Thirty Russian children whose mothers are in Iraqi prison for belonging to Islamic State left Baghdad on Sunday, December 30 to return home, a diplomatic source said.
The fathers of the children, young boys and girls between the ages of three and 10, are believed to have been killed in combat during Iraq’s three-year war against the jihadists, the source said.
Earlier, Chechen leader Ramzan Kadyrov said a special flight had taken off to return the children to Moscow, Tass reported.
“Several minutes ago, a special flight took off from Baghdad’s international airport and now is heading for Moscow. It is carrying 30 children who were kept at prisons in Iraq until today. Twenty-four of them are from Dagestan, three are from Chechnya and the rest are from Moscow and Penza,” Kadyrov said.
“Efforts to return Russian children to their homeland are being taken at the instruction from Russian President Vladimir Putin and have never been stopped for a minute,” he added.
Several thousand Russians traveled to join ISIS in its once sprawling “caliphate” straddling Syria and Iraq, according to estimates from the Russian security services.
Some took their families with them.
Russia knows of around 700 children whose parents took them to “hostility areas” in the Middle East, Tass said Sunday.
Since last year, around 100 women and children – mostly from Russia’s Muslim-majority Caucasus – have returned under a program championed by Kadyrov.
But in mid-November, Chechen activist Kheda Saratova accused Russia’s FSB security service of blocking attempts to bring back the remaining widows and children of Russian ISIS fighters.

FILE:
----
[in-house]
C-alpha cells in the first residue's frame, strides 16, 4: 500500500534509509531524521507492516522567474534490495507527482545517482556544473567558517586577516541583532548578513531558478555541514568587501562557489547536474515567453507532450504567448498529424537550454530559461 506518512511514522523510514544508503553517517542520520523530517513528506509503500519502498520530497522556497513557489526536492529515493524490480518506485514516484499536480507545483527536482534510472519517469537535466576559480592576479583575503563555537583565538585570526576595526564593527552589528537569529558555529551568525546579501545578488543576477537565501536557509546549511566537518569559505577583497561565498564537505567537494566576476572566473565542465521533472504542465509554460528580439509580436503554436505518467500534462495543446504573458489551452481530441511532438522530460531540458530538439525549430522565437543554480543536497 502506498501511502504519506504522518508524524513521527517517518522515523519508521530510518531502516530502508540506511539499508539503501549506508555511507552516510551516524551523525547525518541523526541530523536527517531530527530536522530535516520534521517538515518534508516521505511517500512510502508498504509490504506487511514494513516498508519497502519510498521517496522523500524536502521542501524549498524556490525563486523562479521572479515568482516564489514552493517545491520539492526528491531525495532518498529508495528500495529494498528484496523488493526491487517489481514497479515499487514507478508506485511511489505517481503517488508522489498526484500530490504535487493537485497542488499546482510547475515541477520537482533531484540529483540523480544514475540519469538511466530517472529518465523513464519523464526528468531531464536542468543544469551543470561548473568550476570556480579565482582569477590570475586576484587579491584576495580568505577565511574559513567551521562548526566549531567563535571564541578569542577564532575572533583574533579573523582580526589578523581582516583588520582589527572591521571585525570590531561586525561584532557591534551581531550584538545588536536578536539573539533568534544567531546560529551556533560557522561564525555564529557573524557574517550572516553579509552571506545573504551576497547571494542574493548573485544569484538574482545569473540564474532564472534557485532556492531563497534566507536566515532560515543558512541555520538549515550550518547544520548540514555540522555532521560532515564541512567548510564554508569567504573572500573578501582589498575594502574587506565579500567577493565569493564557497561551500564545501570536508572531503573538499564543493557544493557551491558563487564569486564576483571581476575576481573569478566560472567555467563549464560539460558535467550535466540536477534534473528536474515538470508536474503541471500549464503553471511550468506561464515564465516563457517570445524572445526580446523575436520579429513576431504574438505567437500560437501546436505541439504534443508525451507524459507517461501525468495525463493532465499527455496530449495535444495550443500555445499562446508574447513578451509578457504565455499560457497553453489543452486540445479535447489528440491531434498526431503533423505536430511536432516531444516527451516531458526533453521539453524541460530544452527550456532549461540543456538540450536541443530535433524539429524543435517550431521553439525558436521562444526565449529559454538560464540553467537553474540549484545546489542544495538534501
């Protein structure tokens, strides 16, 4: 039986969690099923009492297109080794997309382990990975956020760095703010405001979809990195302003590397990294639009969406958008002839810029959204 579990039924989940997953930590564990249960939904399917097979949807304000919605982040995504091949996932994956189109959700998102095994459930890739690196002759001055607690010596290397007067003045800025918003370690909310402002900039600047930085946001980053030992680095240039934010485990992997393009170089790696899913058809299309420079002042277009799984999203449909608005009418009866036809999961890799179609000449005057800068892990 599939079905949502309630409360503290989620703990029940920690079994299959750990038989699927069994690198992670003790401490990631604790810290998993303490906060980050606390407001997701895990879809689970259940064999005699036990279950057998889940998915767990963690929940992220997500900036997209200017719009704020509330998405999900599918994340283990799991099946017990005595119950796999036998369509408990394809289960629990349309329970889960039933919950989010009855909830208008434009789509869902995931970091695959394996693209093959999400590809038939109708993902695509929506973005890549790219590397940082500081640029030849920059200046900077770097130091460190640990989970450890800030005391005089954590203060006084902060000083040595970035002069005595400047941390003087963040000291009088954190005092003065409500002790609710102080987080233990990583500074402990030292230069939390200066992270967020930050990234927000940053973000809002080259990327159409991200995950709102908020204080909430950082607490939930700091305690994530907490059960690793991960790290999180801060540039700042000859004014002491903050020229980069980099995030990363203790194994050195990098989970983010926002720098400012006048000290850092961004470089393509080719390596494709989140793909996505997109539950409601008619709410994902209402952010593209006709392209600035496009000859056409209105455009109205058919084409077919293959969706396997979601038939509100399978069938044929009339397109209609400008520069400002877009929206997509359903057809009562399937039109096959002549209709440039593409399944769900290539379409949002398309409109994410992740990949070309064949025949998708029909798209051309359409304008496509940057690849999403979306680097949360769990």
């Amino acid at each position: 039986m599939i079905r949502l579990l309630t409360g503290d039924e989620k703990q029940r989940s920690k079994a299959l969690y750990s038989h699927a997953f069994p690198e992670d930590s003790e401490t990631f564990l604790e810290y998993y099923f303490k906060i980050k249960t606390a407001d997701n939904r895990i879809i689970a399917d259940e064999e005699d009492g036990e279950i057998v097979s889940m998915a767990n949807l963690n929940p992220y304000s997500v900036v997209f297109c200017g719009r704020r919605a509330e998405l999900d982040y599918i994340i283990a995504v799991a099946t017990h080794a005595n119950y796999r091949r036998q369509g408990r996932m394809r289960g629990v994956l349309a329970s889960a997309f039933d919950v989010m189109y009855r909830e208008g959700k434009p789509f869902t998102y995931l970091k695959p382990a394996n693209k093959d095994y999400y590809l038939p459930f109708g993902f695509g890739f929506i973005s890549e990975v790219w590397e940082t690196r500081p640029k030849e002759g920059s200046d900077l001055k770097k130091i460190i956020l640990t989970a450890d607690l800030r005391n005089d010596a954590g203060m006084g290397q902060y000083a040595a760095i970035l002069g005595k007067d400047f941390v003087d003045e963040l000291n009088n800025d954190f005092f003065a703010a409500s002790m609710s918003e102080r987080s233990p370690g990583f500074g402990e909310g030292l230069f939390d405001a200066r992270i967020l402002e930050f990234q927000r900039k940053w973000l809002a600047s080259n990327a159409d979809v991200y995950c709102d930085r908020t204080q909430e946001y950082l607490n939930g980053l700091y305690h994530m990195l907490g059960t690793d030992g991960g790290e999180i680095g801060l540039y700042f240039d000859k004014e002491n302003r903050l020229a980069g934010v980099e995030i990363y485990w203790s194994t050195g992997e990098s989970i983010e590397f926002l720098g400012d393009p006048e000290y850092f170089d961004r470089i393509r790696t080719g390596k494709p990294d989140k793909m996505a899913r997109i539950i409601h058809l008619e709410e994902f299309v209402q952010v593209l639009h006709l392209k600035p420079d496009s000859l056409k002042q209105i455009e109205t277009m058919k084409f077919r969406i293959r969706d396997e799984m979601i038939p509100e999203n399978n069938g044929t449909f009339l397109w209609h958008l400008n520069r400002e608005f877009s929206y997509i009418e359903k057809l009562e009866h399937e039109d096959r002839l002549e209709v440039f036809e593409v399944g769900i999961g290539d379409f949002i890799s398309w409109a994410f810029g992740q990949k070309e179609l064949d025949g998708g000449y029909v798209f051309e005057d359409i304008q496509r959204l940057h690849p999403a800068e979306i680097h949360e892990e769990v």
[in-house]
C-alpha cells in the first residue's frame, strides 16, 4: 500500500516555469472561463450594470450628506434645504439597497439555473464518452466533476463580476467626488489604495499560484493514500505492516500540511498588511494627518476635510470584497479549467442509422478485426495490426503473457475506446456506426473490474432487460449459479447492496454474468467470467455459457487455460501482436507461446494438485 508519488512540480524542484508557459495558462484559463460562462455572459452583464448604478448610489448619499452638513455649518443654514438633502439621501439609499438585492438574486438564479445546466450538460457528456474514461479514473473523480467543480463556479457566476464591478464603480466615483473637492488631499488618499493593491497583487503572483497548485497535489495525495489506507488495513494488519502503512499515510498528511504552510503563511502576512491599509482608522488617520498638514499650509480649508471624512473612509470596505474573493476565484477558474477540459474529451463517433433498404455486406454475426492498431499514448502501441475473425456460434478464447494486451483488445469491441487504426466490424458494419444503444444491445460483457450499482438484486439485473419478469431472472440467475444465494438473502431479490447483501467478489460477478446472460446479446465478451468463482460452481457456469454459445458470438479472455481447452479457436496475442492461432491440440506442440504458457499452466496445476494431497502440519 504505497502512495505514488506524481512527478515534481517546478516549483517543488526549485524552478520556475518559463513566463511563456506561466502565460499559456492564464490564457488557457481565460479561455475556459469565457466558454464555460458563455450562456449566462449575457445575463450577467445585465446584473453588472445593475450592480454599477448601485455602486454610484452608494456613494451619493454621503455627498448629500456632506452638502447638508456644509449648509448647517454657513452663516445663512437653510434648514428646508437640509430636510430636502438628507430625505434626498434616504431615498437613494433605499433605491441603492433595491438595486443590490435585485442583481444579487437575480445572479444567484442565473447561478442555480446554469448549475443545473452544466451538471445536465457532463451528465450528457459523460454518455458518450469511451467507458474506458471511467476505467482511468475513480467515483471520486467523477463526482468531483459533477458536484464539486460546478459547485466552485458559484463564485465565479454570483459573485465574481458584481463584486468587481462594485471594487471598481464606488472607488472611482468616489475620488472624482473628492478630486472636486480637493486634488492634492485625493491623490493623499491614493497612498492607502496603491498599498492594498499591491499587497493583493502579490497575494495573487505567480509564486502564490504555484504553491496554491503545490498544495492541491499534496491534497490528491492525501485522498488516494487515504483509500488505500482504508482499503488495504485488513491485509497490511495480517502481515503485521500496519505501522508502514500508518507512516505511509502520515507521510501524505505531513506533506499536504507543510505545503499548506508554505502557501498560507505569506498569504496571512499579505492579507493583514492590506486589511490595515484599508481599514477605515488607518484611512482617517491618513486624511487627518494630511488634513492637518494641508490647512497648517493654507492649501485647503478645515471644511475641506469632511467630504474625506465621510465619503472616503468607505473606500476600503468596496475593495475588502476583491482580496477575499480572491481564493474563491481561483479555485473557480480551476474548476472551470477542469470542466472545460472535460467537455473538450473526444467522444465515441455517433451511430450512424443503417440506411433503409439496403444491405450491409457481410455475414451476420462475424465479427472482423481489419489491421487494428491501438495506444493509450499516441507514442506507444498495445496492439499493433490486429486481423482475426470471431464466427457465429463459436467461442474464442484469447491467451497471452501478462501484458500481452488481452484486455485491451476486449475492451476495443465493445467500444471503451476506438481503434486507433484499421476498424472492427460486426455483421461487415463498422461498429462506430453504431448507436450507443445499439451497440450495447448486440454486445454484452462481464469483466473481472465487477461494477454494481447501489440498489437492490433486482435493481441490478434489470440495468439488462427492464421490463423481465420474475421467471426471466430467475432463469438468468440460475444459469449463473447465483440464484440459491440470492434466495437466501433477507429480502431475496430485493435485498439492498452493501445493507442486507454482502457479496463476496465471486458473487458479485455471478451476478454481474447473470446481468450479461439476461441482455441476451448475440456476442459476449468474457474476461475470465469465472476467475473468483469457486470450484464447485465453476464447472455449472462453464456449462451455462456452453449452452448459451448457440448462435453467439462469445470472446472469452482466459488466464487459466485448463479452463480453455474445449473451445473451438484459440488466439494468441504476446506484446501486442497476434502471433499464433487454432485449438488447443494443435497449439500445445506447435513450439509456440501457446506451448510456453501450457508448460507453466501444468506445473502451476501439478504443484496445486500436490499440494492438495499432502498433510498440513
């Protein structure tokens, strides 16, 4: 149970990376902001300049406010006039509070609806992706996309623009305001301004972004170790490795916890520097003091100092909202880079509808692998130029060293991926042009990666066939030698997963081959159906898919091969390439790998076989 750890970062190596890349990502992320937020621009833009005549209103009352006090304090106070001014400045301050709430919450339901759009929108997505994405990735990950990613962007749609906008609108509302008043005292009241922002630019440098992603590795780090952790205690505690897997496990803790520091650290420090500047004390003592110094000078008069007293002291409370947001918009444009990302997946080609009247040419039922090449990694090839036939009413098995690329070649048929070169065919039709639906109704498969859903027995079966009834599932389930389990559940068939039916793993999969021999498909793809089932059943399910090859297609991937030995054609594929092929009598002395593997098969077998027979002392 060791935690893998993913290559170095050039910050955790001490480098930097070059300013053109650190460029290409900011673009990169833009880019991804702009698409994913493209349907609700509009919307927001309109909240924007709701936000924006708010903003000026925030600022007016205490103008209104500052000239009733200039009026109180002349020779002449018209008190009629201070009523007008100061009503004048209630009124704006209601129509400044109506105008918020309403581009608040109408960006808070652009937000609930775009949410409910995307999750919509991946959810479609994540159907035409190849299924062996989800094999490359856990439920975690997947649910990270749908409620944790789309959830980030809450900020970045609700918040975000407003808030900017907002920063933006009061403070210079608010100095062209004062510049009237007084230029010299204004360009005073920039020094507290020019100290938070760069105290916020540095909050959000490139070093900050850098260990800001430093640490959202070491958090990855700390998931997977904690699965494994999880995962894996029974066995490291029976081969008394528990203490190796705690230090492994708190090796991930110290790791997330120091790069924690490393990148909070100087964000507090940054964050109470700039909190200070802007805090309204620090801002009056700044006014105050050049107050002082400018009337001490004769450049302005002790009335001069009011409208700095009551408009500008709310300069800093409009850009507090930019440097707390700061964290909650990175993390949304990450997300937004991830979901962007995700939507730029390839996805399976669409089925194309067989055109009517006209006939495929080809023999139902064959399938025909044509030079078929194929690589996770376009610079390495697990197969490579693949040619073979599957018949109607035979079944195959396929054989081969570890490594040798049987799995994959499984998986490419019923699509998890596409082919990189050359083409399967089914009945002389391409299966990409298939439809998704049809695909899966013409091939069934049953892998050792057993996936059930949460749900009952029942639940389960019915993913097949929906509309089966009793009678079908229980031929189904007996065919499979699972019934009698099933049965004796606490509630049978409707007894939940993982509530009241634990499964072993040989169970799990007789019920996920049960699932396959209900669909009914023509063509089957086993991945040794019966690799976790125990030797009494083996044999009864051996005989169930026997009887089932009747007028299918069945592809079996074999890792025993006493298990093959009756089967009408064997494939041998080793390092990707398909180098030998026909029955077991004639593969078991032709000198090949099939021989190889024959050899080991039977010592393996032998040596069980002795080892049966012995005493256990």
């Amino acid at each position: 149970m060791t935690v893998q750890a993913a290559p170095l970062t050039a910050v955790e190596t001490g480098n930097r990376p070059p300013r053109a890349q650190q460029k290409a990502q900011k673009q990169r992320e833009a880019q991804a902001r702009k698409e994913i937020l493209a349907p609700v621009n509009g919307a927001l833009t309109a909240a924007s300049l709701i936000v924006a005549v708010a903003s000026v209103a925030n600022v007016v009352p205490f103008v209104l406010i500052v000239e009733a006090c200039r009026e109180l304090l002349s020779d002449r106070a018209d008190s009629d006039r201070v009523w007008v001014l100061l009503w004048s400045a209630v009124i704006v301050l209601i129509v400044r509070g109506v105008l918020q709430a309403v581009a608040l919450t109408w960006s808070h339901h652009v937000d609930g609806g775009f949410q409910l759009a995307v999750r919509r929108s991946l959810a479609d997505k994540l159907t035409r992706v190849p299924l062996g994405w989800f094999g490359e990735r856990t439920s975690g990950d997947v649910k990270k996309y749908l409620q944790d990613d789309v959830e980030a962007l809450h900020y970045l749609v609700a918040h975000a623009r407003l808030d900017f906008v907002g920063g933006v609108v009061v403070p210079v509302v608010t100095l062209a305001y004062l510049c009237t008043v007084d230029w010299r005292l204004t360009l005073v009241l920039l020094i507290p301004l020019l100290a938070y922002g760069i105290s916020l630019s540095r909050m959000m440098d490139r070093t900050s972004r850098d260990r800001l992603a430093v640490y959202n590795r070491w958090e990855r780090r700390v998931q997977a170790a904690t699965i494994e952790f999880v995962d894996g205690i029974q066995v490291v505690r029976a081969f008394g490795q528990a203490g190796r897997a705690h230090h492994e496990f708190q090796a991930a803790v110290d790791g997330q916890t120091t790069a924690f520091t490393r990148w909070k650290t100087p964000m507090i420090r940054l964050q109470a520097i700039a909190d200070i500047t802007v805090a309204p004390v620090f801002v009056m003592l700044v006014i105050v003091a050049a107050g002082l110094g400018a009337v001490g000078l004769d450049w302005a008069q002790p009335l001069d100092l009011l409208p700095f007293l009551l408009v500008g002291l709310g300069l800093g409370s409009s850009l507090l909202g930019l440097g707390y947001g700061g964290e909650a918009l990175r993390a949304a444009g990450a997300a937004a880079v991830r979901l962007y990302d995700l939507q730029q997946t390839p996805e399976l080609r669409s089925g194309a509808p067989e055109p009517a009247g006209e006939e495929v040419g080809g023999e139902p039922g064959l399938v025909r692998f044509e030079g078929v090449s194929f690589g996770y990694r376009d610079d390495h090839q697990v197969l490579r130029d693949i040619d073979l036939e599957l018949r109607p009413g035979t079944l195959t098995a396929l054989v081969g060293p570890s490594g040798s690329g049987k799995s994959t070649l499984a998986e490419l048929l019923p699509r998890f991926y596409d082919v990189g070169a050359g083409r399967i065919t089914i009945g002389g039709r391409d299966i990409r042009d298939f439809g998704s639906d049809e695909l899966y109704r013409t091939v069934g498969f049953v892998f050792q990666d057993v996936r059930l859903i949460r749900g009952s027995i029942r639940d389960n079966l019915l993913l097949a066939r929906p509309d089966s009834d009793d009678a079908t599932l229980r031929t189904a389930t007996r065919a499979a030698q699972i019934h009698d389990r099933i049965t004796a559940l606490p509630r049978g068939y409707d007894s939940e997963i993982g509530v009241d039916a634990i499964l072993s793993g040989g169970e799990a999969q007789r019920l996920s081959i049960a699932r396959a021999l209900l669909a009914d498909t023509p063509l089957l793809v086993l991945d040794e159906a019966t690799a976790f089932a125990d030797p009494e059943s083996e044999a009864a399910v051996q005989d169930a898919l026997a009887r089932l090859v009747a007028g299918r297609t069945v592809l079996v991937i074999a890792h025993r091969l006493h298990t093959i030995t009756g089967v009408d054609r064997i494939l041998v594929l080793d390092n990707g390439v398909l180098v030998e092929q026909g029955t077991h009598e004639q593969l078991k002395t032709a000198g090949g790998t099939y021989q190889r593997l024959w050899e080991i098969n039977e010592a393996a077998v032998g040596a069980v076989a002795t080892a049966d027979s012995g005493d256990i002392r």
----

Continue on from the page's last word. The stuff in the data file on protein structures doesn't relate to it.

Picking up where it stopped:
“According to our organization, there are over 2,000 of them left in Syria and Iraq,” Saratova, who is on Kadyrov’s human rights council, said at the time.
Meanwhile on Sunday Iraqi Prime Minister Adel Abdel Mahdi held talks in Baghdad with Anna Kuznetsova, the Russian president’s envoy for the rights of children.
During the meeting, Abdel Mahdi said a “distinction should be made between humanitarian issues and terrorist crimes,” according to a statement from his office.
“These children are also victims,” he added.
More than 300 people, including around 100 foreigners, have been sentenced to death and many others to life imprisonment in Iraq for joining ISIS, the Sunni extremist group which at its peak controlled nearly a third of the country.
Other countries, primarily Western nations, have been reluctant to take back their citizens who joined ISIS in Iraq and Syria. In Syria, the U.S.-supported Syrian Democratic Forces have repeatedly complained they do not have the capacity to handle the burden of more than 3,000 ISIS detainees and family members, urging Western powers to repatriate their nationals for trial at home.
France is seeking to repatriate some of the 150 children of French ISIS fighters identified as being held in SDF camps in Syria.
Former Iraqi Prime Minister Haider al-Abadi declared victory against ISIS in December last year, but the group maintains sleeper cells and has carried out periodic hit-and-run attacks.
With reporting from AFP